- Keep an error log. Yes, we want to focus on the positive growth we are making in terms of this test, but you also want to keep track of all of your weaknesses. Try keeping a notebook handy so you can log all of your mistakes, whether it’s through one-on-one practice with a tutor or the evaluation of your mock exam results. This way, you can keep track of the areas in which you need improvement. In the end, it’s very rewarding to see your errors decrease and your score go up!
- Practice, practice, practice. Well, this one should go without saying, but many students forget the value of consistent practice. Give yourself the benefit of time and allow 2-3 months of preparation. Don’t attempt to cram at the last minute; it won’t do you any good for this test. Many of the necessary skills and test-day strategies must be cultivated over time for implementation on exam day. Try setting a solid number of hours you will devote to studying for the LSAT each week and do your best to meet that goal. Better to be too prepared than ill prepared, right?
LSAT Test Centers in the Philippines
The primary and perhaps only testing center for the LSAT in the Philippines is in Quezon City at the University of the Philippines. You can contact them at +63 2 952 7818 regarding testing dates, times, and logistics.
LSAT: The Takeaway
As you can see, a lot goes into preparing for the LSAT, and success requires ardent focus and real discipline. This exam has been the gold standard for law school admission for decades and is really the only viable test out there to screen candidates. Naturally, you want the highest score you can possibly attain, which will only increase your chances of admission to the school of your dreams.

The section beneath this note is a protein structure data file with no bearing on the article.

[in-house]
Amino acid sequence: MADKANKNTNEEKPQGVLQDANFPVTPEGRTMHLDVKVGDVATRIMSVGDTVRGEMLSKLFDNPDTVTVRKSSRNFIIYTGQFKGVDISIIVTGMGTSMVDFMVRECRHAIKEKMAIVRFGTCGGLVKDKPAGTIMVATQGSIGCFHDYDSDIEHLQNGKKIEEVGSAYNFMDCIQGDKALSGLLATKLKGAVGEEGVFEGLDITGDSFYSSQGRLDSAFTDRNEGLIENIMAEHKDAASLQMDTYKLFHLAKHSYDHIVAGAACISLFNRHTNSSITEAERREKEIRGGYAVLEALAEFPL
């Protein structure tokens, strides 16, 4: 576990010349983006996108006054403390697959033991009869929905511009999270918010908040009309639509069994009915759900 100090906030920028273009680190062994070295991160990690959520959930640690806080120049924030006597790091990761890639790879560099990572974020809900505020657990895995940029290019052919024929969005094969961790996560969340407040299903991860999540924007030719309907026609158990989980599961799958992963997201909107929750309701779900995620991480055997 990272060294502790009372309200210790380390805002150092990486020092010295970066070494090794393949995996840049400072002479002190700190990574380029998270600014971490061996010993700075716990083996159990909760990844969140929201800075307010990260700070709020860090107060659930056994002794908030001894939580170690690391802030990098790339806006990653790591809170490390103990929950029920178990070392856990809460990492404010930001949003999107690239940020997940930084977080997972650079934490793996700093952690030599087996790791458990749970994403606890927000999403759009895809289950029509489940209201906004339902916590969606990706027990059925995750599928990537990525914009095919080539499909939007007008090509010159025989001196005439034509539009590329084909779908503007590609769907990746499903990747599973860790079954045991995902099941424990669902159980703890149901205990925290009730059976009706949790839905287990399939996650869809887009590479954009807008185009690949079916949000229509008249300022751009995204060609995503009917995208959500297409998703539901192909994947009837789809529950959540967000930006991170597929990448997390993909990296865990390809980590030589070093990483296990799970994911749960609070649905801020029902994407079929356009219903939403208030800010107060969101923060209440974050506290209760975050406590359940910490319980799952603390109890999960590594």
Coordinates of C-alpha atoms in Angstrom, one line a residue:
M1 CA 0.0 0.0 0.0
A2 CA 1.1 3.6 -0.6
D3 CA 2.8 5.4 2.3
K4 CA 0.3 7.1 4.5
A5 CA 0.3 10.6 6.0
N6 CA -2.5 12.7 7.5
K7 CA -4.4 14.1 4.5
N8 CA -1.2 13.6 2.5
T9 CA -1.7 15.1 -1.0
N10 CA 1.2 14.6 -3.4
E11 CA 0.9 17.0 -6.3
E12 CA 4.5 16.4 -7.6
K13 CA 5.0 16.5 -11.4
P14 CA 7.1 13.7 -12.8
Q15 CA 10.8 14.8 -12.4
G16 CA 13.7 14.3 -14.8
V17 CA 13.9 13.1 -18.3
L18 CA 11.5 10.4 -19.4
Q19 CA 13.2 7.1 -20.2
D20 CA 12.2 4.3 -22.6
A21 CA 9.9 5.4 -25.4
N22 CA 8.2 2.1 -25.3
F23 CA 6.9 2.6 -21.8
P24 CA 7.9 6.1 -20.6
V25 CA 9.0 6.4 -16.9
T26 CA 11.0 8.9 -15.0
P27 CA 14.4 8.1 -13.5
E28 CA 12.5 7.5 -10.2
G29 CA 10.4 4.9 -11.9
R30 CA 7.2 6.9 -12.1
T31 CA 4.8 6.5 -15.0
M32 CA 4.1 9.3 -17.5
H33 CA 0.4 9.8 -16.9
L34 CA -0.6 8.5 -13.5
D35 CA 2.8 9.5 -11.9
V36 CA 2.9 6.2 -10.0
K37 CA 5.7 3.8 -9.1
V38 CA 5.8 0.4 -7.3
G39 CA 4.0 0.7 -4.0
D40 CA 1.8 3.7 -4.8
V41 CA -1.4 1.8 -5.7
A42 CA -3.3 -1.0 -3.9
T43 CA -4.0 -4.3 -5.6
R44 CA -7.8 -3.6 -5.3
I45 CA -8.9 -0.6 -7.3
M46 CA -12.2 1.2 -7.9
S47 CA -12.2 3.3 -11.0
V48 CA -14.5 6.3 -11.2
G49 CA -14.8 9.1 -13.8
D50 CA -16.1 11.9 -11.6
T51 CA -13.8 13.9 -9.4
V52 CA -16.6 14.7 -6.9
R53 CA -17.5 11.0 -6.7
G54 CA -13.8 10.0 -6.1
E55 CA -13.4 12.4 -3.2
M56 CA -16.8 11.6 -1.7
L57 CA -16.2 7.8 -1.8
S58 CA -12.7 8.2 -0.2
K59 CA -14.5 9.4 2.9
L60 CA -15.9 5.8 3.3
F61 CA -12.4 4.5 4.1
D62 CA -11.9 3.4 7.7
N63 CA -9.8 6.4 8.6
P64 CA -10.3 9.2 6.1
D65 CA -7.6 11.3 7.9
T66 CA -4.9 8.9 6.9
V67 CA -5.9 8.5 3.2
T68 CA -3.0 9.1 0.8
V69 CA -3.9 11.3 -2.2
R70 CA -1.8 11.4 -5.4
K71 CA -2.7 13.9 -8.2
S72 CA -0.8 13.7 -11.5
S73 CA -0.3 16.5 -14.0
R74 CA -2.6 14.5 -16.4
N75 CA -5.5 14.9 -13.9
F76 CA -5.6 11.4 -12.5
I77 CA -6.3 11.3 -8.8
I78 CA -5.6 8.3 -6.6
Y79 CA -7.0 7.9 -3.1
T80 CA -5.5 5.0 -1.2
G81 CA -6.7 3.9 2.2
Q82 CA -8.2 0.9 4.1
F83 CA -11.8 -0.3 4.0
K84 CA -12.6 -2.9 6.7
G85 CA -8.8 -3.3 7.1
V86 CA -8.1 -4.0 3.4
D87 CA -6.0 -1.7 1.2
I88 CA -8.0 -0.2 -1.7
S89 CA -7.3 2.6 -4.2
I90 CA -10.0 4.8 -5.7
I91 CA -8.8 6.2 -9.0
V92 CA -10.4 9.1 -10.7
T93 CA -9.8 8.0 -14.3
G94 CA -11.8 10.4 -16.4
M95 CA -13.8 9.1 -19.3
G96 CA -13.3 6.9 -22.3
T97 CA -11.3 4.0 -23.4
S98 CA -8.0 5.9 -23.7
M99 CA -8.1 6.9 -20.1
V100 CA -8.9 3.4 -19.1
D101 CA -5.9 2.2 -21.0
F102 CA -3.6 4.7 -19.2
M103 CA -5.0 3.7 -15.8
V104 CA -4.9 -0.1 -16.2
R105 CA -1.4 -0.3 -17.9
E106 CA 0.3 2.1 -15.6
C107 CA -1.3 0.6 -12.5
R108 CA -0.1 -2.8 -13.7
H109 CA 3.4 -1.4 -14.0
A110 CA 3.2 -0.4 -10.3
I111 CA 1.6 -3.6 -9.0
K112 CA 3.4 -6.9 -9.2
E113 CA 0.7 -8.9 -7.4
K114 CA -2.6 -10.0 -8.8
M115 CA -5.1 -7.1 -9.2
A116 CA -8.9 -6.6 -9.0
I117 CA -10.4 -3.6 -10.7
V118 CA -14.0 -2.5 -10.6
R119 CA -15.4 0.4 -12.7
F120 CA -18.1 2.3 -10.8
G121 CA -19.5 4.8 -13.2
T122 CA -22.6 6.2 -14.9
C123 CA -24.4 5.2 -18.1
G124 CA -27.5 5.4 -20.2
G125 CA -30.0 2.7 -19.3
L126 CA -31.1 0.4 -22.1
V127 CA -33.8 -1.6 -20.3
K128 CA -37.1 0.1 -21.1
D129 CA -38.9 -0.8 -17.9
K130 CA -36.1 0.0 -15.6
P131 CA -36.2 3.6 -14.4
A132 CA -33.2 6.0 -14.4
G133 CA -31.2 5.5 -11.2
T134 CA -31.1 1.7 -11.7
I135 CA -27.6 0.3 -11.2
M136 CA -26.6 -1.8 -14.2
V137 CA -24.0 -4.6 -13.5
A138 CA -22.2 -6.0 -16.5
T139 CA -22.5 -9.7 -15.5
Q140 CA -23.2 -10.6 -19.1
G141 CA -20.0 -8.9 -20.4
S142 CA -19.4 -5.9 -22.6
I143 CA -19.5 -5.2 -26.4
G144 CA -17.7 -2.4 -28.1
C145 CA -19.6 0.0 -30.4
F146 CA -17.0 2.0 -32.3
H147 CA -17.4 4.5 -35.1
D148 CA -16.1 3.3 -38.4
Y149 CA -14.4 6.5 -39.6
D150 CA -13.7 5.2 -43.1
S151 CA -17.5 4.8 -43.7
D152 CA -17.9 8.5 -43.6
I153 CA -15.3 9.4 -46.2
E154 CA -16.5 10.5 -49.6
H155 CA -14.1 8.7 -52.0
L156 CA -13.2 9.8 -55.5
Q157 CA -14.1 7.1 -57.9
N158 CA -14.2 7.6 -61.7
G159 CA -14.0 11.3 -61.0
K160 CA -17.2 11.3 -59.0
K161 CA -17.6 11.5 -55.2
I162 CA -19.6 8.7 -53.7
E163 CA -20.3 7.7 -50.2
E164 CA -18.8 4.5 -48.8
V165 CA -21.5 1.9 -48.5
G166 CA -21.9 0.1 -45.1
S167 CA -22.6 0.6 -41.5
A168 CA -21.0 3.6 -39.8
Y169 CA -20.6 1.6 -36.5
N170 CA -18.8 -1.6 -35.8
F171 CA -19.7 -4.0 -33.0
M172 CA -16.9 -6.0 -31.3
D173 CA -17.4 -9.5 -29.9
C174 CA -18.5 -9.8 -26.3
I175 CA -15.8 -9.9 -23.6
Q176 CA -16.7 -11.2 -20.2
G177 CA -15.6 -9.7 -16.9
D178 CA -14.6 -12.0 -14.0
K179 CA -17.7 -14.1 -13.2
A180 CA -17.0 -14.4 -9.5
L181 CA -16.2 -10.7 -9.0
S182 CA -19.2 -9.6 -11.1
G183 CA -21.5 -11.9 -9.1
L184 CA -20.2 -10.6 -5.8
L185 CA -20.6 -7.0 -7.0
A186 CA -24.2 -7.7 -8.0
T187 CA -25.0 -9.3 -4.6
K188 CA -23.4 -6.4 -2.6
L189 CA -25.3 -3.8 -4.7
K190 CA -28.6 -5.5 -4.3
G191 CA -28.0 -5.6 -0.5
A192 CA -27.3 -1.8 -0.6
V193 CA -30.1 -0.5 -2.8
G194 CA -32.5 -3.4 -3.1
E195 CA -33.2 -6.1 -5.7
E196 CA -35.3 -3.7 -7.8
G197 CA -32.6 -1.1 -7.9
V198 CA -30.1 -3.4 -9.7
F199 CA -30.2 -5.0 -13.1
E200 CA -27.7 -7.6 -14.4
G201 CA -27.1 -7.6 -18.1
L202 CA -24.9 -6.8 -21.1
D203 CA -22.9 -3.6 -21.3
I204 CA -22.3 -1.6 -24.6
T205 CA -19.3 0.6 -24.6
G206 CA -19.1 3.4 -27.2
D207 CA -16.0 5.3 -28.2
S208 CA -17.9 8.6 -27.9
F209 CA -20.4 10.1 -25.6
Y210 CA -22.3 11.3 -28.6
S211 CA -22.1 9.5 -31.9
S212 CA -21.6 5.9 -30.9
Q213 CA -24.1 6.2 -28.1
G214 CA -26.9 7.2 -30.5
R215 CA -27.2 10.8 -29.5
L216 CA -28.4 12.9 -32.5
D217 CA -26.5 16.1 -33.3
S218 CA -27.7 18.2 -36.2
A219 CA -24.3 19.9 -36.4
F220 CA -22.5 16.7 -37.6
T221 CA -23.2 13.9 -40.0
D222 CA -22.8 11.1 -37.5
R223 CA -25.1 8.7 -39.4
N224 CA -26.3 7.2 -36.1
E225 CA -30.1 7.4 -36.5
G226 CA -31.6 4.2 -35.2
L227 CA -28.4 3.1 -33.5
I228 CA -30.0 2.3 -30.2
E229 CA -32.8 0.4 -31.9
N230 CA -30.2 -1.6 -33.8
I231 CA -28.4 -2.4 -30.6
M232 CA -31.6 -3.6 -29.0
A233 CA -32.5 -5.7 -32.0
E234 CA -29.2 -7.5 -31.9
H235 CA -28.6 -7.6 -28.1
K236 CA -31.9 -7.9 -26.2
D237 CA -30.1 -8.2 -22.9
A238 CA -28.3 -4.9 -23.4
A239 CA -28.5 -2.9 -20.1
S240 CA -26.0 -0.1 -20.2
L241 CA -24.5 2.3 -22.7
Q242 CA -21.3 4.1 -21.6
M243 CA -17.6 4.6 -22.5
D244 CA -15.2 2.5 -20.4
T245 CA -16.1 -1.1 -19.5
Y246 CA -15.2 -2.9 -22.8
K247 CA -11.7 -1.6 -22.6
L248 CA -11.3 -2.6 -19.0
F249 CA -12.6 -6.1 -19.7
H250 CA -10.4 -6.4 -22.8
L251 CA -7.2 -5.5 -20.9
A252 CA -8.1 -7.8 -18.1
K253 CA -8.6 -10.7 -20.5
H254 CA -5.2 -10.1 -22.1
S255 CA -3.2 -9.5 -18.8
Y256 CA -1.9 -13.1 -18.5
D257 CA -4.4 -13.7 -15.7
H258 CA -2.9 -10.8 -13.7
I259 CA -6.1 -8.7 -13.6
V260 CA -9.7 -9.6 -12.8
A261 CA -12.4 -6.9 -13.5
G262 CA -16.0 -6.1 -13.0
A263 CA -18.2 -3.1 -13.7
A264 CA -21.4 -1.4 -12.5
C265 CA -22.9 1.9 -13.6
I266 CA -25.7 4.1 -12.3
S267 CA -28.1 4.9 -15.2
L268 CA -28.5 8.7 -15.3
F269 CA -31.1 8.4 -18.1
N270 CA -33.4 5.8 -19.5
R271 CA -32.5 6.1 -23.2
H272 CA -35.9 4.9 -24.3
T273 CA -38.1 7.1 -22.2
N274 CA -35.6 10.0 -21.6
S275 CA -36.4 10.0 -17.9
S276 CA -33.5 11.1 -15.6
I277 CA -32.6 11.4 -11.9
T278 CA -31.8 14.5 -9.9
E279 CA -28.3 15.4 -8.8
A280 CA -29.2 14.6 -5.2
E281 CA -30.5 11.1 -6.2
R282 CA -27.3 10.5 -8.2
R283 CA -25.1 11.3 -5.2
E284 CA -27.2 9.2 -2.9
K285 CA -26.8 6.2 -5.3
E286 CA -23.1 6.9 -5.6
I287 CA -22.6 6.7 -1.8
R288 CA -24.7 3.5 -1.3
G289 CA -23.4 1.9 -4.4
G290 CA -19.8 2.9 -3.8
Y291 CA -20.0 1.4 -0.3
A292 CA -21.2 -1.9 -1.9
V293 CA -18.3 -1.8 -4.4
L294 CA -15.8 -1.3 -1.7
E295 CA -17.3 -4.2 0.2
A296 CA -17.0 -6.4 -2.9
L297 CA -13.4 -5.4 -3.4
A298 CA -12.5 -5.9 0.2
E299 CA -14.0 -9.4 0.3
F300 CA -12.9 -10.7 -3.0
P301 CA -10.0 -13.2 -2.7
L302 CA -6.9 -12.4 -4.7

Whatever course of study you pursue for your LSAT journey, remember to approach it with an even mixture of patience and confidence. Many of the skills required to excel on the LSAT will help you later in life, either as a lawyer or in another profession. By studying consistently for this test, you are making an investment that will pay off in due time, especially if you achieve your ideal results!
The world of law presents many people with a myriad of possibilities. The LSAT is an exciting first step in achieving a fantastic and lucrative career. To find out about LSAT preparation options with Manhattan Review in the Philippines, please check out this website or fill out this form to receive further information.
About Manhattan Review:
Manhattan Review is an international test prep firm that mainly offers preparation for admissions tests needed to apply to US-based universities and schools, including the SAT, GMAT, LSAT, SAT, ACT, SSAT, ISEE, and TOEFL. Founded in 1999 by Dr. Joern Meissner, an internationally renowned business school professor, the company helps students gain entrance to their desired degree programs by working to improve their admission test scores. Headquartered in New York City, Manhattan Review offers LSAT Prep in the Philippines and many cities in Southeast Asia, including Singapore, Kukatpally, Begumpet, Jayanagar, Mehdipatnam, Himayatnagar, and Hong Kong. Please also check out our official website for Manhattan Review India.